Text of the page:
Book Review: Northwest Angle by William Kent Krueger

Northwest Angle
William Kent Krueger
Atria Books, August 2011
ISBN 9781439153956

Action and intrigue and a trip into the human heart all set in the distant north. Amidst the beauty of nature, water and forest, in the boundary waters of Lake of the Woods lies evil, corruption, and greed. Krueger‘s latest novel featuring Cork O’Connnor has a little bit of everything and doesn’t let up until the end.

Cork has brought his family to the Lake of the Woods for a September vacation. When a sudden rare but violent storm strands Cork and his older
daughter, Jenny, on one of the thousands islands in the waters between the United States and Canada, they discover a mystery which will endanger everyone. First they find a lonely cabin filled with supplies, then the body of a murdered girl, and finally a baby boy, alive but malnourished. After narrowly escaping death at the hands of a stranger, they reunite with the rest of the family, only to be thrown into solving the mystery of the murder. However, eyes are watching and who knows who can be trusted. Cork must unravel the puzzle in order to save his family.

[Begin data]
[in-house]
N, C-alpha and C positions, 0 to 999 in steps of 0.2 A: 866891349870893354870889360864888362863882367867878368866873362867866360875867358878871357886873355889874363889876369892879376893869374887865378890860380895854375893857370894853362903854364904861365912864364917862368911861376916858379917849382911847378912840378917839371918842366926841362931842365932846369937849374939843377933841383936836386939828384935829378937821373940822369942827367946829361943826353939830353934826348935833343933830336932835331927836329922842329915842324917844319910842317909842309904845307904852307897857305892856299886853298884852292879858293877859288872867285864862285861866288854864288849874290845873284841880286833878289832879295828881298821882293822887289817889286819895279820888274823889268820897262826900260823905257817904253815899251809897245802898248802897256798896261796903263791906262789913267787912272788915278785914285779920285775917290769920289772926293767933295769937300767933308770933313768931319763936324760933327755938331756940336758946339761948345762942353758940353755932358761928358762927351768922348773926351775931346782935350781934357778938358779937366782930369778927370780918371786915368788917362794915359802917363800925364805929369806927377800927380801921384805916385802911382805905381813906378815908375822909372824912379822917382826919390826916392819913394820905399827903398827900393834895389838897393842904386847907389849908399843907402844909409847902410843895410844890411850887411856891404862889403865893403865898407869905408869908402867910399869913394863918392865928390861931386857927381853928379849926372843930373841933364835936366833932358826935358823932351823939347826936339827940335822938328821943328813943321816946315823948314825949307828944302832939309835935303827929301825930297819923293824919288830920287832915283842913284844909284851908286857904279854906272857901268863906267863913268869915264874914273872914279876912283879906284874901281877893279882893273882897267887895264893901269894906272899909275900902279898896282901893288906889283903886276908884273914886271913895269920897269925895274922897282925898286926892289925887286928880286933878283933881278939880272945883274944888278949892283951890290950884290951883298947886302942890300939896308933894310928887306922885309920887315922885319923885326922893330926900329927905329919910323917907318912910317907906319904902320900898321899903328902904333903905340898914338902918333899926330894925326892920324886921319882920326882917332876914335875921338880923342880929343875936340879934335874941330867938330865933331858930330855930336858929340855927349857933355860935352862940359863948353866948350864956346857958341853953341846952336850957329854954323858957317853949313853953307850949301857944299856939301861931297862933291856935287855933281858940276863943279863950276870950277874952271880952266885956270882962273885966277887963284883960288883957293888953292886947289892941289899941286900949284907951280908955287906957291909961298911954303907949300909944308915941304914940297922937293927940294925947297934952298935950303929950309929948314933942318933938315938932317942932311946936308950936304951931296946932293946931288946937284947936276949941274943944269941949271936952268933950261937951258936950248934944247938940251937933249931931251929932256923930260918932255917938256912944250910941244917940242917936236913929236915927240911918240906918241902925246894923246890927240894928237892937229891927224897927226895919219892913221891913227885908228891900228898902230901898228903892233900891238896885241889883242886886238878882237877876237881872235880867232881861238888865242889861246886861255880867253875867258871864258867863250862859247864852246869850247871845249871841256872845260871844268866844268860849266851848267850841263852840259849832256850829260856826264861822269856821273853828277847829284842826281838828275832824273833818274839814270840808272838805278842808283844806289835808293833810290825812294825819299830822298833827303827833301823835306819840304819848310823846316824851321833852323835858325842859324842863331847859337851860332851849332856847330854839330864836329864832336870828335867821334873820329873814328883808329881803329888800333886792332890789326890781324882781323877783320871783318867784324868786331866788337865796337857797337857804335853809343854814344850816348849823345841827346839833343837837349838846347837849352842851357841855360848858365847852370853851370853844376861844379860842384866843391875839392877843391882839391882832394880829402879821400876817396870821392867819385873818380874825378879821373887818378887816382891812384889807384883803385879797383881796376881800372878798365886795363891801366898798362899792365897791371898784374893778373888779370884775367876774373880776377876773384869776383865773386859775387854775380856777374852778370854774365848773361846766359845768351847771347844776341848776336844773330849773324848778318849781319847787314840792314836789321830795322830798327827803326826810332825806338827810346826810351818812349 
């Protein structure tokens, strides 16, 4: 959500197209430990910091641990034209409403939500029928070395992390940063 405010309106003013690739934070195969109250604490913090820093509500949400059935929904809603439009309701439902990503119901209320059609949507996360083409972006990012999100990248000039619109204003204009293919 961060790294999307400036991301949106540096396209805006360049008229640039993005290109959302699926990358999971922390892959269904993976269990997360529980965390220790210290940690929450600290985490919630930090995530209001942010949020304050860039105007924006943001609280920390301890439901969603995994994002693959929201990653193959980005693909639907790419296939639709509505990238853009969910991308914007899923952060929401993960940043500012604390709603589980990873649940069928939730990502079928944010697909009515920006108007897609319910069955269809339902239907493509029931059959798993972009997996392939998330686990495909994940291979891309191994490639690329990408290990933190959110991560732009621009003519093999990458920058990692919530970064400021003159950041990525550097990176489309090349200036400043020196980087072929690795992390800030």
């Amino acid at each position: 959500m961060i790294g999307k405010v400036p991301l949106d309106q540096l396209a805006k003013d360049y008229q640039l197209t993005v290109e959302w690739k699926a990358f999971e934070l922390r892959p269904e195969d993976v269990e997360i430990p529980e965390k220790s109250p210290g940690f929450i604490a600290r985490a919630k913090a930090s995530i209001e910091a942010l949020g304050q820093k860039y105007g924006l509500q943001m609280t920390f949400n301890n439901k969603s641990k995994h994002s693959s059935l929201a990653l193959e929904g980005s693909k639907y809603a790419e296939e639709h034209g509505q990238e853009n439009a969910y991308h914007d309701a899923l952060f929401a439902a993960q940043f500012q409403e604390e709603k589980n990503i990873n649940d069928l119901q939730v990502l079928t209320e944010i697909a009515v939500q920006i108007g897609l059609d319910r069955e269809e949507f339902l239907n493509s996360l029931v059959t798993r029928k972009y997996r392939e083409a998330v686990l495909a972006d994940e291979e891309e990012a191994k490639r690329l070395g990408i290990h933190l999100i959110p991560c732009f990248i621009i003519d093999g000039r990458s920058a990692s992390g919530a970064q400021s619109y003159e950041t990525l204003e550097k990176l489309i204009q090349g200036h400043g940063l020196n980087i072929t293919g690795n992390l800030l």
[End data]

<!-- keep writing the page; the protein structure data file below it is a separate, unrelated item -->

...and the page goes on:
This is a little bit mystery, a little bit intrigue, and a little bit of soul searching. An interesting mix of characters makes for an entertaining book. There is so much here-Ojibwe Indian wisdom and culture, a look at Christian faith both good and self-serving, and personal relationships–all in with the backdrop of northern Minnesota and amidst a murder mystery. Krueger writes a well-blended in-depth story sure to entertain.

Reviewed by Stephen L. Brayton, December 2011.
Author of Night Shadows and Beta.